Content Marketing Strategy with Leigh Baker and Ian Hopkinson
Leigh Baker and Ian Hopkinson talk about Content Marketing and the kinds of things that work for Leigh’s brand Balance 3. Social Media, Newsletters, and Story Telling.
Ian: Hello again, I’m Ian Hopkinson I’m here with special guest Leigh Baker.
Ian: We got a little bit involved in our last video, we were to talk about Leigh Baker and Balance 3, actually no we were talking about SEO and content marketing and we got a little bit carried away with Leigh Baker and Balance 3.
Leigh: Yeah, so lets talk about the marketing strategy.
Ian: That’s right.
Leigh: Around my concept.
Ian: That’s right. Let’s be on that track. So, like we did cover previously is obviously sustainability coaching, regenerative thinking, these kinds of terms are not necessarily terms that people will be searching for.
Leigh: No they’re not, they’re very new. So there aren’t many people that are going to go to a search and engine and say I want to know about regenerative thinking.
Ian: No. So…
Leigh: How do you search for what you don’t know?
Ian: Well that’s it, and I suppose one of the things we touched on was your regular delivery of your newsletter and that sort of loyal following or database that you’ve built up, energising them to keep in touch with you and on top of the content that you’re delivering and then I guess sharing with their friend is sort of one of the keys. Is it not?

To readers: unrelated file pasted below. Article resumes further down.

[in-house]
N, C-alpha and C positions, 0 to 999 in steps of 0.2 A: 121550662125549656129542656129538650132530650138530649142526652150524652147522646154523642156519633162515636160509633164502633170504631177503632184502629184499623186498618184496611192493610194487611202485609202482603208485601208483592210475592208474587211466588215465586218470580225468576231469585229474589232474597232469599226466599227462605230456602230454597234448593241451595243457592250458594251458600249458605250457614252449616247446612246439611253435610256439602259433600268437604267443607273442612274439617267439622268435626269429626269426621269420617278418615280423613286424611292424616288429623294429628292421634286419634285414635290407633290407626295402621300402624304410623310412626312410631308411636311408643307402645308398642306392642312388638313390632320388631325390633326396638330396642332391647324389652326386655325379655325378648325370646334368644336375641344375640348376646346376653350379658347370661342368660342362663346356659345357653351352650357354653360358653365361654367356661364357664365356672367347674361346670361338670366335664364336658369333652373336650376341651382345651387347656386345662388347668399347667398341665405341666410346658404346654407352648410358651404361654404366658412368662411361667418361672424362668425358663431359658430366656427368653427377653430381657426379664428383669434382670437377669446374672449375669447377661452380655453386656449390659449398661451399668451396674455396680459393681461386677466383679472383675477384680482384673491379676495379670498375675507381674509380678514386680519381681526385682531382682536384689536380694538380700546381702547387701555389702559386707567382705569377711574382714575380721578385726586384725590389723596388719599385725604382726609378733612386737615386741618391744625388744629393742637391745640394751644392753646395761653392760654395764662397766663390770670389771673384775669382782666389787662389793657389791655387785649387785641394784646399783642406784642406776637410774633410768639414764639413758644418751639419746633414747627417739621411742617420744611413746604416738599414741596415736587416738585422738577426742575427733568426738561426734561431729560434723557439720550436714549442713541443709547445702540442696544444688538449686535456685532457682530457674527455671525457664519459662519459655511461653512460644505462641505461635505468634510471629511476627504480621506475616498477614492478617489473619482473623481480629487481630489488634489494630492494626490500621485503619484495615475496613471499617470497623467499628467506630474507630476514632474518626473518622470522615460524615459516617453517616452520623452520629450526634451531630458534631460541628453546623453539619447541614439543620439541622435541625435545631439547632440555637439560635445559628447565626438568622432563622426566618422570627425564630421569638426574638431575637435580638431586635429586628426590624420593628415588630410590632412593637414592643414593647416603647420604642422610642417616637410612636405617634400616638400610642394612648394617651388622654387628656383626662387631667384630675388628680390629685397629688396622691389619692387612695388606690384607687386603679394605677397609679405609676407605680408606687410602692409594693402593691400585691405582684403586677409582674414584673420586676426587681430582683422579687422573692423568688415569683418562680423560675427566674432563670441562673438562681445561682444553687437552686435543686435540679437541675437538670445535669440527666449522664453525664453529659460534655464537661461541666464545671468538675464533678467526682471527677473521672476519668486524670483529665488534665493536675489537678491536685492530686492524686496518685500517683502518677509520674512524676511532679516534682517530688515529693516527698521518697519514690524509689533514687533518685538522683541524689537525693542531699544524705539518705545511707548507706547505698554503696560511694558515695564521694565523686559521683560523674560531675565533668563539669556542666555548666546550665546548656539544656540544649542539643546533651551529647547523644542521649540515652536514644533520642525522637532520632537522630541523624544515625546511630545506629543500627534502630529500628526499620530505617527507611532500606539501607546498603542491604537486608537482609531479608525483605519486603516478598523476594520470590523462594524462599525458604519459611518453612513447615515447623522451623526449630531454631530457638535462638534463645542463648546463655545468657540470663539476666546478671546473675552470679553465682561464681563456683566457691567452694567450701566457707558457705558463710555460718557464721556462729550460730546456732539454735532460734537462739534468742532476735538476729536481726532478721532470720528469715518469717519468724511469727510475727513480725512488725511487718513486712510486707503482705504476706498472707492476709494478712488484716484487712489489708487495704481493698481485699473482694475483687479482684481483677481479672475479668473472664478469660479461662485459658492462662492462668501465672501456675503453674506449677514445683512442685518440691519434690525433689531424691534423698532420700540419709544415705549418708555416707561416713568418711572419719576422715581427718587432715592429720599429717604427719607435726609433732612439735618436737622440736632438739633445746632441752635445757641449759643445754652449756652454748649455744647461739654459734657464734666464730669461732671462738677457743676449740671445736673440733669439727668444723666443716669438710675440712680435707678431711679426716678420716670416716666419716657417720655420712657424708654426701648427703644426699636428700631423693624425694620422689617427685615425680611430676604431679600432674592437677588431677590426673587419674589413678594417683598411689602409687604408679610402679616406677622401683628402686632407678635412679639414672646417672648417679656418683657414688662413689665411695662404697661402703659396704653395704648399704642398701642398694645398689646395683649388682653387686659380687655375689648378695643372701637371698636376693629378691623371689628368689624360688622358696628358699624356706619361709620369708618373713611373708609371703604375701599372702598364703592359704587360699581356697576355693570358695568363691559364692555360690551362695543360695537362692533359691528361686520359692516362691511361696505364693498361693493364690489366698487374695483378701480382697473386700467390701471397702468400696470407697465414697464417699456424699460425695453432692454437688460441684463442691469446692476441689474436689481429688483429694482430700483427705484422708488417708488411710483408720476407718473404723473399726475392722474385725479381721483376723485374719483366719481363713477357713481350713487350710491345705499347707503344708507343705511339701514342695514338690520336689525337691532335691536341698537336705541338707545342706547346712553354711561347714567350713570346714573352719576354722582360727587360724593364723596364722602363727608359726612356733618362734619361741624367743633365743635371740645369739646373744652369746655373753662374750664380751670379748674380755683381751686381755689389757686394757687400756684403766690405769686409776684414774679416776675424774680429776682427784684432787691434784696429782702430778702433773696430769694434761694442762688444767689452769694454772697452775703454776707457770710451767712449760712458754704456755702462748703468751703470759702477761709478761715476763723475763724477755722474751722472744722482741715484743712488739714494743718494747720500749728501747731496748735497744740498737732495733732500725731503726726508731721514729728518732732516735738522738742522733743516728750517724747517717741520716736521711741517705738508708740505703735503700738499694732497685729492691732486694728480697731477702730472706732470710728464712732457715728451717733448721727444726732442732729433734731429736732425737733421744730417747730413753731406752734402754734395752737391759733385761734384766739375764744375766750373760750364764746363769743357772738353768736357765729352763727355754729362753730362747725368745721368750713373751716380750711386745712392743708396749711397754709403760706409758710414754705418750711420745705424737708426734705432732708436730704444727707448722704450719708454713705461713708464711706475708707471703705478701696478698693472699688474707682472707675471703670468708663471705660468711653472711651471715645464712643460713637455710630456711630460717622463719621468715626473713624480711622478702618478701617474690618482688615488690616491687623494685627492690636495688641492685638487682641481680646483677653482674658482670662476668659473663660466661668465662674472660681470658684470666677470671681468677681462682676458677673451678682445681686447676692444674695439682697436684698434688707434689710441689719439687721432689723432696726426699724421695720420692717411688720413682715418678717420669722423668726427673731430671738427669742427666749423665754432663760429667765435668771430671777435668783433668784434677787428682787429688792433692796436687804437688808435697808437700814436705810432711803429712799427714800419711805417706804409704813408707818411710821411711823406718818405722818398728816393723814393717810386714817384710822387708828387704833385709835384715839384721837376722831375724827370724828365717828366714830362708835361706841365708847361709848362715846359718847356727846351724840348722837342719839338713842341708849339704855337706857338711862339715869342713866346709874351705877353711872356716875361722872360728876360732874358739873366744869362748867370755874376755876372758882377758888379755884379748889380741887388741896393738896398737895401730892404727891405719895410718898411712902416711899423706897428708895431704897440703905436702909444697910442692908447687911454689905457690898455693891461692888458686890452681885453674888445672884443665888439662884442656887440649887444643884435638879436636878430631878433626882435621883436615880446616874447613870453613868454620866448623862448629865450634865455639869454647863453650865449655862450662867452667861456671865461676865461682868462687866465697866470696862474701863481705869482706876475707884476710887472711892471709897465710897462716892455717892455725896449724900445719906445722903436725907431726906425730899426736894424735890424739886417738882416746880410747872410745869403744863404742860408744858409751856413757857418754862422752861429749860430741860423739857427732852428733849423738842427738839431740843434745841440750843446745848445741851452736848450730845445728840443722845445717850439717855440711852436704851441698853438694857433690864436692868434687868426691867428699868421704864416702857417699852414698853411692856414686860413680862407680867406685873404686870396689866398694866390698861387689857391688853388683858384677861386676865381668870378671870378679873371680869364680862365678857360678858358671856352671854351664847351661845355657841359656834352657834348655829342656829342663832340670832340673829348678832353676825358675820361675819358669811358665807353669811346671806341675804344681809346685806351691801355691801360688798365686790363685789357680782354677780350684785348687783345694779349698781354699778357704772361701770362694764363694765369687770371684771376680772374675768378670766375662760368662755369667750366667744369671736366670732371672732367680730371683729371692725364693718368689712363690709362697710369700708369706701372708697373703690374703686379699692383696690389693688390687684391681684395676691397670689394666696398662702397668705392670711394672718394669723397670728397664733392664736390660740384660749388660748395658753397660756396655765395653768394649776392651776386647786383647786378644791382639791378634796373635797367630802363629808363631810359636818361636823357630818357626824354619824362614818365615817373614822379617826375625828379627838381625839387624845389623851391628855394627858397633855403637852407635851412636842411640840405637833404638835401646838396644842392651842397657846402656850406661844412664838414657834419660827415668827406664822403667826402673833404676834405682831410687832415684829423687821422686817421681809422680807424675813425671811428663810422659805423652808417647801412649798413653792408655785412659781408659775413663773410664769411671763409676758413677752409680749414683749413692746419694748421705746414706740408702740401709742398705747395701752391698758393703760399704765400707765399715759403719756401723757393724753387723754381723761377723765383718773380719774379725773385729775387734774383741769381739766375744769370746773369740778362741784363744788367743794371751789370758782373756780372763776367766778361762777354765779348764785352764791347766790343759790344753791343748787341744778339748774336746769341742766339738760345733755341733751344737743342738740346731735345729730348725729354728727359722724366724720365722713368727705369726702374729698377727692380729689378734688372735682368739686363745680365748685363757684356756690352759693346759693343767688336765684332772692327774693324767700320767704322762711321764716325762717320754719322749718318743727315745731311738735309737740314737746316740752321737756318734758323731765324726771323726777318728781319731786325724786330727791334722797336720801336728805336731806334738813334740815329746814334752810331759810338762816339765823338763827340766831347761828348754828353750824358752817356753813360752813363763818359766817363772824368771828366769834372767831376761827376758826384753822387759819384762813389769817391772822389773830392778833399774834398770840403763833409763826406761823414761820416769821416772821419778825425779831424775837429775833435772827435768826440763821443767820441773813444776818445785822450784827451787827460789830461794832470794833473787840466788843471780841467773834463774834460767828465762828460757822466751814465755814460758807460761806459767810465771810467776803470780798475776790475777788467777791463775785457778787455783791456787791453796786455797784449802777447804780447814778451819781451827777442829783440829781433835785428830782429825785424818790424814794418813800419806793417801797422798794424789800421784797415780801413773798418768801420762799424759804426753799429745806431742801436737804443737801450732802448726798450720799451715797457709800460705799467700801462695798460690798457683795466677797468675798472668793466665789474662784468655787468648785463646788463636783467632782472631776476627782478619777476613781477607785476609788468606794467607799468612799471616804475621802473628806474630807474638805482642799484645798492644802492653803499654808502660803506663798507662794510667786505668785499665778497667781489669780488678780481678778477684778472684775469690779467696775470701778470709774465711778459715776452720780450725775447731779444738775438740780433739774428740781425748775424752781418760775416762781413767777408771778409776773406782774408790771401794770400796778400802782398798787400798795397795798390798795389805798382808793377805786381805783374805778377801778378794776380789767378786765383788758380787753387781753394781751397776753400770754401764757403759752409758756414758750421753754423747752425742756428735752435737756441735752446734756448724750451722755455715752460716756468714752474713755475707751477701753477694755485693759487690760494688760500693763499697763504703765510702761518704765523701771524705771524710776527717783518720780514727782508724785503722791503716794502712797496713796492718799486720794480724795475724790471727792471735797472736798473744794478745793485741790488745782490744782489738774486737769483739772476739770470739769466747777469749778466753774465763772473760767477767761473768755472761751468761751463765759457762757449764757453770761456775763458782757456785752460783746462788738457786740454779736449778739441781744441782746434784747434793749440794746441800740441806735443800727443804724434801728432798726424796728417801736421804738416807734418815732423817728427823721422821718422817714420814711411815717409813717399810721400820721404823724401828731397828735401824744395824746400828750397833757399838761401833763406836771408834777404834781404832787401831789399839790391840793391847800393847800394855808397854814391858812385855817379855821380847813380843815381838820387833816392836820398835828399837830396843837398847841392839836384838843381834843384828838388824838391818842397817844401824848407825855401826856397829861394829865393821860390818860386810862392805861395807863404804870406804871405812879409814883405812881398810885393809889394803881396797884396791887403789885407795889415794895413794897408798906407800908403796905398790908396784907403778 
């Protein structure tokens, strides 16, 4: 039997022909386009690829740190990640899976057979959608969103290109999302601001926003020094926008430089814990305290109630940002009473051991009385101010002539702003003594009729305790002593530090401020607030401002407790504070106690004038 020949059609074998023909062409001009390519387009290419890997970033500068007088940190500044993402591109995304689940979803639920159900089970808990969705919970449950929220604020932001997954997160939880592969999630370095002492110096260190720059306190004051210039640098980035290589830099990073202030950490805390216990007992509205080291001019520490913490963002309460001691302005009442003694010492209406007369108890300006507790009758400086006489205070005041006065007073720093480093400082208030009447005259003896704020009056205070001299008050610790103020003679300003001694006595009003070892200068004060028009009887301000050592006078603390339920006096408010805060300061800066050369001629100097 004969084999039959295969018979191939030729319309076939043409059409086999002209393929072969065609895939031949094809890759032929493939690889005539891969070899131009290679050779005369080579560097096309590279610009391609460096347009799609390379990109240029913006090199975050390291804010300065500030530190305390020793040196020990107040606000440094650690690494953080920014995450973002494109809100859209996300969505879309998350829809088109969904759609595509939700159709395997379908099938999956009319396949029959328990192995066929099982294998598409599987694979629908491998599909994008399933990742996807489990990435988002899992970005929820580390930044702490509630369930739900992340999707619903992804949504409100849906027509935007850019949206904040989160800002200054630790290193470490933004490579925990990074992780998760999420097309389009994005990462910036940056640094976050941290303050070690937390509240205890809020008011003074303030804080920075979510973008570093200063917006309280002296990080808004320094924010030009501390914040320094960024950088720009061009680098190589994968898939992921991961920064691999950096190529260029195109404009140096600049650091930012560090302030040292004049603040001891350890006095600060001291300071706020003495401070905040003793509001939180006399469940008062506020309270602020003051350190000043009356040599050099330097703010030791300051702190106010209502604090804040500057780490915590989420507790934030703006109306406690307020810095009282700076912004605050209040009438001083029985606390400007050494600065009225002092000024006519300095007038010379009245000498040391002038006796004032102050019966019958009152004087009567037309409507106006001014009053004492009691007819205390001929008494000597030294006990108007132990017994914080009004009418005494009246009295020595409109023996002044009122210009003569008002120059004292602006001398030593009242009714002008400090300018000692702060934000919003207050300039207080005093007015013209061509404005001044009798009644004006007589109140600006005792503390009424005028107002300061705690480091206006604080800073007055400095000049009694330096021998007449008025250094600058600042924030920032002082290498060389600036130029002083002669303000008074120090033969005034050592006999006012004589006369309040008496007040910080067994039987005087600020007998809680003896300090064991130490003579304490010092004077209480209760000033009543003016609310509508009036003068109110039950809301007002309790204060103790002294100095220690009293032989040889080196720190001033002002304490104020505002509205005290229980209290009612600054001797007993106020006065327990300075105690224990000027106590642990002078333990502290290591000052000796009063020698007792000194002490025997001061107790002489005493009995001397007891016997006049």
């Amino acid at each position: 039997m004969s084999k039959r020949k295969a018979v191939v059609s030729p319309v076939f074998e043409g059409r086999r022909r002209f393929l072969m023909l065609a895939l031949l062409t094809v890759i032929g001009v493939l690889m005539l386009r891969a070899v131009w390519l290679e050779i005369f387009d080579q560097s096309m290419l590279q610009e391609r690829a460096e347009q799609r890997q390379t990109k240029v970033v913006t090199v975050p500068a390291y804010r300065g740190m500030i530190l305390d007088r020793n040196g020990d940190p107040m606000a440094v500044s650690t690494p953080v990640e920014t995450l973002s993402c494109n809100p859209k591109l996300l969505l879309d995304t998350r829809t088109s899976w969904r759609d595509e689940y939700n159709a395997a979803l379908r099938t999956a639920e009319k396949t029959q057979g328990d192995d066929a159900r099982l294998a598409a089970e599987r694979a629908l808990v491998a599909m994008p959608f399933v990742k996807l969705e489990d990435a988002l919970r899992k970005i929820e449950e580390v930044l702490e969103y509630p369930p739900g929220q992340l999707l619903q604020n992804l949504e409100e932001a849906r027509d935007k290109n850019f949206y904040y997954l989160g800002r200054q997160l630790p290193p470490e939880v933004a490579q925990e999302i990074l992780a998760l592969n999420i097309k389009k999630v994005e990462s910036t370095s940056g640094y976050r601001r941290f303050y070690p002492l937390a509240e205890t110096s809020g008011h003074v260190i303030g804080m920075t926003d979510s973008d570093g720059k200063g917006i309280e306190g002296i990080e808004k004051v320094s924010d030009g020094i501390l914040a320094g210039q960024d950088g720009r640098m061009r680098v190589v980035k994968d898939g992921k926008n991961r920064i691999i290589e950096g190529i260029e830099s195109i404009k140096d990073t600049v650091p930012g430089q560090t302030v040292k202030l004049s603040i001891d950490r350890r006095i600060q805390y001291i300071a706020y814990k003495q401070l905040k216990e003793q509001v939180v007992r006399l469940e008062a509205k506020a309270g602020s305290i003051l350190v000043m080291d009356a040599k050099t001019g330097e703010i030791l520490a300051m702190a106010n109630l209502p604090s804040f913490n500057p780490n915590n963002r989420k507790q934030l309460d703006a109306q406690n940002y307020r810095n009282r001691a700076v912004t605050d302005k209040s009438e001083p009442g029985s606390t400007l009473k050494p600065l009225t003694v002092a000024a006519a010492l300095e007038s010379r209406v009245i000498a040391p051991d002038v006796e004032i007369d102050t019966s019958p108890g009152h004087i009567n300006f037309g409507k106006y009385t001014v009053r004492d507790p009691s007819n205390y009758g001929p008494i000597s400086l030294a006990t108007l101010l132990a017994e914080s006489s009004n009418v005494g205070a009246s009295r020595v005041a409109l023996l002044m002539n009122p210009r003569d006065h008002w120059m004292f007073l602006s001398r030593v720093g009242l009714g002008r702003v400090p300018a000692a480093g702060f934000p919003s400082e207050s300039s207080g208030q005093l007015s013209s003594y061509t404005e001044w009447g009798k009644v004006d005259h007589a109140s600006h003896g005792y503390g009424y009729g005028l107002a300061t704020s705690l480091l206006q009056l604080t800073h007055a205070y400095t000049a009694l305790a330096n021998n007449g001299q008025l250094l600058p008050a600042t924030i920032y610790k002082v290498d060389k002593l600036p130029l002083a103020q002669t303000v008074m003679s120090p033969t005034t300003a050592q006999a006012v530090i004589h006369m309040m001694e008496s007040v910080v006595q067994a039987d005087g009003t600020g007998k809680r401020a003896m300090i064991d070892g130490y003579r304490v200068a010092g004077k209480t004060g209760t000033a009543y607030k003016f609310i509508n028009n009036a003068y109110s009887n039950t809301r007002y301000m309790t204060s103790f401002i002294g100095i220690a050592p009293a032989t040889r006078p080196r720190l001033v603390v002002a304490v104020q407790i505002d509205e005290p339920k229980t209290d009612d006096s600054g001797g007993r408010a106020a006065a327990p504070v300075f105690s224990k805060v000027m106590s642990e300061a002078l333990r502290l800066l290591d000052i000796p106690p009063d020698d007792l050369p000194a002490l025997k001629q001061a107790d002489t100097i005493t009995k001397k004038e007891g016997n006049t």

Leigh: Well you’re the content marketing… Yeah I mean I do have a following and they stay with me.
Ian: Yes, and you’ve got a LinkedIn group?
Leigh: Yeah I run a regenerative business discussion group on LinkedIn, which for the people in my network it just puts that word in front of their eyes more.
Ian: Yes, and as we were saying before the different channels and distributing it in sort of a, or giving people the option to subscribe to something and not being intrusive and being regular with it is obviously a great thing because it goes along with by choice as opposed to throwing something down their throat all the time, which I think you do very well with the newsletter. If you could just go through again what those three core things are that you concentrate on in your newsletter because that seems to be very effective.
Leigh: So there are three themes, this is something that’s very new idea in the world. Number one, you’ve got to get the idea. Number two, you’ve got to be able to create action around the idea. And number three, it’s got to be fun.
Ian: That’s right.